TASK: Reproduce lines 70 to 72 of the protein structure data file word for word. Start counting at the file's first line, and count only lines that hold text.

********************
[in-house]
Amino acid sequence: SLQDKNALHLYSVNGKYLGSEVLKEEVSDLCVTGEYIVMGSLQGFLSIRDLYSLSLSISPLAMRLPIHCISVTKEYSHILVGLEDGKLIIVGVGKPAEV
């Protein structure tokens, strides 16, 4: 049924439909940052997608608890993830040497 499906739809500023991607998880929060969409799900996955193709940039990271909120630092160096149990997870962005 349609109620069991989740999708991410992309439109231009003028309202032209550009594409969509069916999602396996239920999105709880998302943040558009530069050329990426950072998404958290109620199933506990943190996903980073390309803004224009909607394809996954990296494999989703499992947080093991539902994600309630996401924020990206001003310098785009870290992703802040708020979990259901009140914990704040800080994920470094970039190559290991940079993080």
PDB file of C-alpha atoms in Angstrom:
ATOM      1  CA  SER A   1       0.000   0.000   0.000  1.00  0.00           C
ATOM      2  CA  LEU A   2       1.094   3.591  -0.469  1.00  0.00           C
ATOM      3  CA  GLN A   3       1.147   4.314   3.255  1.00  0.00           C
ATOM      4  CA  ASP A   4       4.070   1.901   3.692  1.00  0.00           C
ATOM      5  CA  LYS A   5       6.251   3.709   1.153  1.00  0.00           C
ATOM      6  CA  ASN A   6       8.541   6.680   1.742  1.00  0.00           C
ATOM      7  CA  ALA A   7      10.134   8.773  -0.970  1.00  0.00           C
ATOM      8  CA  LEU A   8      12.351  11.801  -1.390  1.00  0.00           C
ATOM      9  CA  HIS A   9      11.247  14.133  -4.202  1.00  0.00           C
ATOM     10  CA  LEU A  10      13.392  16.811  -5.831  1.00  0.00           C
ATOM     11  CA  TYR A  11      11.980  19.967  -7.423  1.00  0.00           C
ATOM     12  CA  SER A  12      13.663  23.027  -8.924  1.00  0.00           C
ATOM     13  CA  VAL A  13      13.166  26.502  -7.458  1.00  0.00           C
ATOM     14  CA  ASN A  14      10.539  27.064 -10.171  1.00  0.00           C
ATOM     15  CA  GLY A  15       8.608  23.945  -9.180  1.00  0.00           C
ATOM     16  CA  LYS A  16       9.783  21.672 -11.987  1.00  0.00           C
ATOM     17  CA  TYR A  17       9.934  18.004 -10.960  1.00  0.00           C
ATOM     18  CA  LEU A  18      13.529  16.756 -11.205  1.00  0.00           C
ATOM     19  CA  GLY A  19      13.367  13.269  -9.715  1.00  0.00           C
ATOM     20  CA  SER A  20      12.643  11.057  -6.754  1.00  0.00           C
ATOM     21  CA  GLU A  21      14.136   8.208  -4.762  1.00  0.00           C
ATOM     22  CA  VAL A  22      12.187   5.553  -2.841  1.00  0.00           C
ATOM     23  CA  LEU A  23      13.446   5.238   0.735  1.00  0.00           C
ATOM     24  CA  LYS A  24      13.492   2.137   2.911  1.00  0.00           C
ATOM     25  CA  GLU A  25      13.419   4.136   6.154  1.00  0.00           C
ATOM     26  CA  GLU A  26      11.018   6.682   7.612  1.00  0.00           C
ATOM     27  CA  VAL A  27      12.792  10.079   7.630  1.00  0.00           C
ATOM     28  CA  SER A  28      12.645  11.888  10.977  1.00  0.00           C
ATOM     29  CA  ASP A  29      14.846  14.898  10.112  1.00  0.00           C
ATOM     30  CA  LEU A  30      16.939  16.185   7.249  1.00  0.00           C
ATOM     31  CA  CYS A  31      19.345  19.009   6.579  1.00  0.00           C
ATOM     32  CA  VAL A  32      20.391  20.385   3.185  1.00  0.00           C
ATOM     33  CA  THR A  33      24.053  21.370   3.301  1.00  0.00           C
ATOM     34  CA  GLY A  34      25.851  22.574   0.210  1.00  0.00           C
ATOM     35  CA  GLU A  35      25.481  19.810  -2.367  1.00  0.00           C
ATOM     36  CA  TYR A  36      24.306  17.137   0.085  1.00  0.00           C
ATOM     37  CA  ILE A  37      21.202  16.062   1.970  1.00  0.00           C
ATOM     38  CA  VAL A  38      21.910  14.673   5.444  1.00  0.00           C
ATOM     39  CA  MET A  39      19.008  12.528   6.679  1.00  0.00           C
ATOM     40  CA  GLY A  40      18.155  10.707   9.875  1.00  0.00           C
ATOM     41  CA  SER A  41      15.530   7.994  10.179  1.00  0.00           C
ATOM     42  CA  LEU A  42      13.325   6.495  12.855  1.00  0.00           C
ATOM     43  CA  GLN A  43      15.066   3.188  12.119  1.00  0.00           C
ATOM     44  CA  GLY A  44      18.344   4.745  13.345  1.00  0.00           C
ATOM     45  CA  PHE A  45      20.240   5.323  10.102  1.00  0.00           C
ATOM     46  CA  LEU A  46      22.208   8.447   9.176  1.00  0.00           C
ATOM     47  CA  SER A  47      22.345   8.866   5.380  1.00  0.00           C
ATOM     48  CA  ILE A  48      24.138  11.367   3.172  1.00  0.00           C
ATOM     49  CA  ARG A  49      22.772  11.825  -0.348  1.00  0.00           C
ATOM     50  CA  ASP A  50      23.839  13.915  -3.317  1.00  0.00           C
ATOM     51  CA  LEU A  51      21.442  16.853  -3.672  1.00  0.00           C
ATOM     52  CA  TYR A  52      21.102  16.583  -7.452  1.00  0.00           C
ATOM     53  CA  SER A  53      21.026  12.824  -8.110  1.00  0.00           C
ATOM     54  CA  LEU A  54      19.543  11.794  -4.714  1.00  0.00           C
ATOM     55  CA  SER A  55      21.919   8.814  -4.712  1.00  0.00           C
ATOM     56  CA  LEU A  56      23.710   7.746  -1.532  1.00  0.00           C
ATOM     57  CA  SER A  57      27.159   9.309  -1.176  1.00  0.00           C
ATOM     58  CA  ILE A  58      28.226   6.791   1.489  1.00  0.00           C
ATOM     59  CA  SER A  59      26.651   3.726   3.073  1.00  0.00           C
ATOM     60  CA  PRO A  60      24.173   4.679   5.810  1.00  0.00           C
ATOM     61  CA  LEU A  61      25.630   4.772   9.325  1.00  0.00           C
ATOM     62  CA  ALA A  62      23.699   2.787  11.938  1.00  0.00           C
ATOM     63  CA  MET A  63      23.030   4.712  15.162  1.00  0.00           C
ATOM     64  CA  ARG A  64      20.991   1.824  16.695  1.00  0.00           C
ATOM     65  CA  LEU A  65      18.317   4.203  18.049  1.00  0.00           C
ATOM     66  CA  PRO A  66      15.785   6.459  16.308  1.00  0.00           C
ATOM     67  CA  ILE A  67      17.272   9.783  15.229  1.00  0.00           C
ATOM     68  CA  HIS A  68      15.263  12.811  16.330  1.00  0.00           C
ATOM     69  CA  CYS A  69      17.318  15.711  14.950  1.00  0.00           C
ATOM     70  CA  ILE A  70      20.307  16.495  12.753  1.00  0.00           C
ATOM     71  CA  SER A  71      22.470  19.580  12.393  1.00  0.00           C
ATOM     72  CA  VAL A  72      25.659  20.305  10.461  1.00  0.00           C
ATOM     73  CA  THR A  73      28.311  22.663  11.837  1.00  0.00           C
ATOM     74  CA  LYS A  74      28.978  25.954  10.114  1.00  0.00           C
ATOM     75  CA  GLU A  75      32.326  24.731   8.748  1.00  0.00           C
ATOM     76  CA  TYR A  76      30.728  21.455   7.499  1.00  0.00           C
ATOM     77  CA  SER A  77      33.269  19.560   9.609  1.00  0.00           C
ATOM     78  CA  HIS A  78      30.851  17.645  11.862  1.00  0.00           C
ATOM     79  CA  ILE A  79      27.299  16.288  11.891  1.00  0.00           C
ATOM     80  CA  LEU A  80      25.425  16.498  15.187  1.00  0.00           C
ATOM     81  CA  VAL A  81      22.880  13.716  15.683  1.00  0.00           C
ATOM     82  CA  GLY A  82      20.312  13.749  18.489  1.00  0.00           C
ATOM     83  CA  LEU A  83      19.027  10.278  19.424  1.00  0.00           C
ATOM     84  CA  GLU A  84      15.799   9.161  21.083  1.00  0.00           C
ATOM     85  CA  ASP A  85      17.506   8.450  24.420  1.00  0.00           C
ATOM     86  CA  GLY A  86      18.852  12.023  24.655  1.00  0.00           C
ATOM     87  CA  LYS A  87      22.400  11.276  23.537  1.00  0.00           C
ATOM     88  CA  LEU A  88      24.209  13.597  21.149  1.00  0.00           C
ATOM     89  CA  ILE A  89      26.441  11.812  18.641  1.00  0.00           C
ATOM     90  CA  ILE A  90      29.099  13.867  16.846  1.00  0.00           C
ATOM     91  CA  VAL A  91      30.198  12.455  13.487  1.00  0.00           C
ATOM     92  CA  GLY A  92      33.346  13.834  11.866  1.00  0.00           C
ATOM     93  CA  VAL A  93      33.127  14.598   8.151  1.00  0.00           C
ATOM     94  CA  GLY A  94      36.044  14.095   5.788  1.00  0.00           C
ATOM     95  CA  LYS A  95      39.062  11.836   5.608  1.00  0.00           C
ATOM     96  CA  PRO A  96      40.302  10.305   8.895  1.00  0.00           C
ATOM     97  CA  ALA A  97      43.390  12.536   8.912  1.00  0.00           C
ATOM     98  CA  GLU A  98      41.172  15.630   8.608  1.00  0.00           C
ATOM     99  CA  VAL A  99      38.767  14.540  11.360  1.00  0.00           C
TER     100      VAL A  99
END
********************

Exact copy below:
ATOM     66  CA  PRO A  66      15.785   6.459  16.308  1.00  0.00           C
ATOM     67  CA  ILE A  67      17.272   9.783  15.229  1.00  0.00           C
ATOM     68  CA  HIS A  68      15.263  12.811  16.330  1.00  0.00           C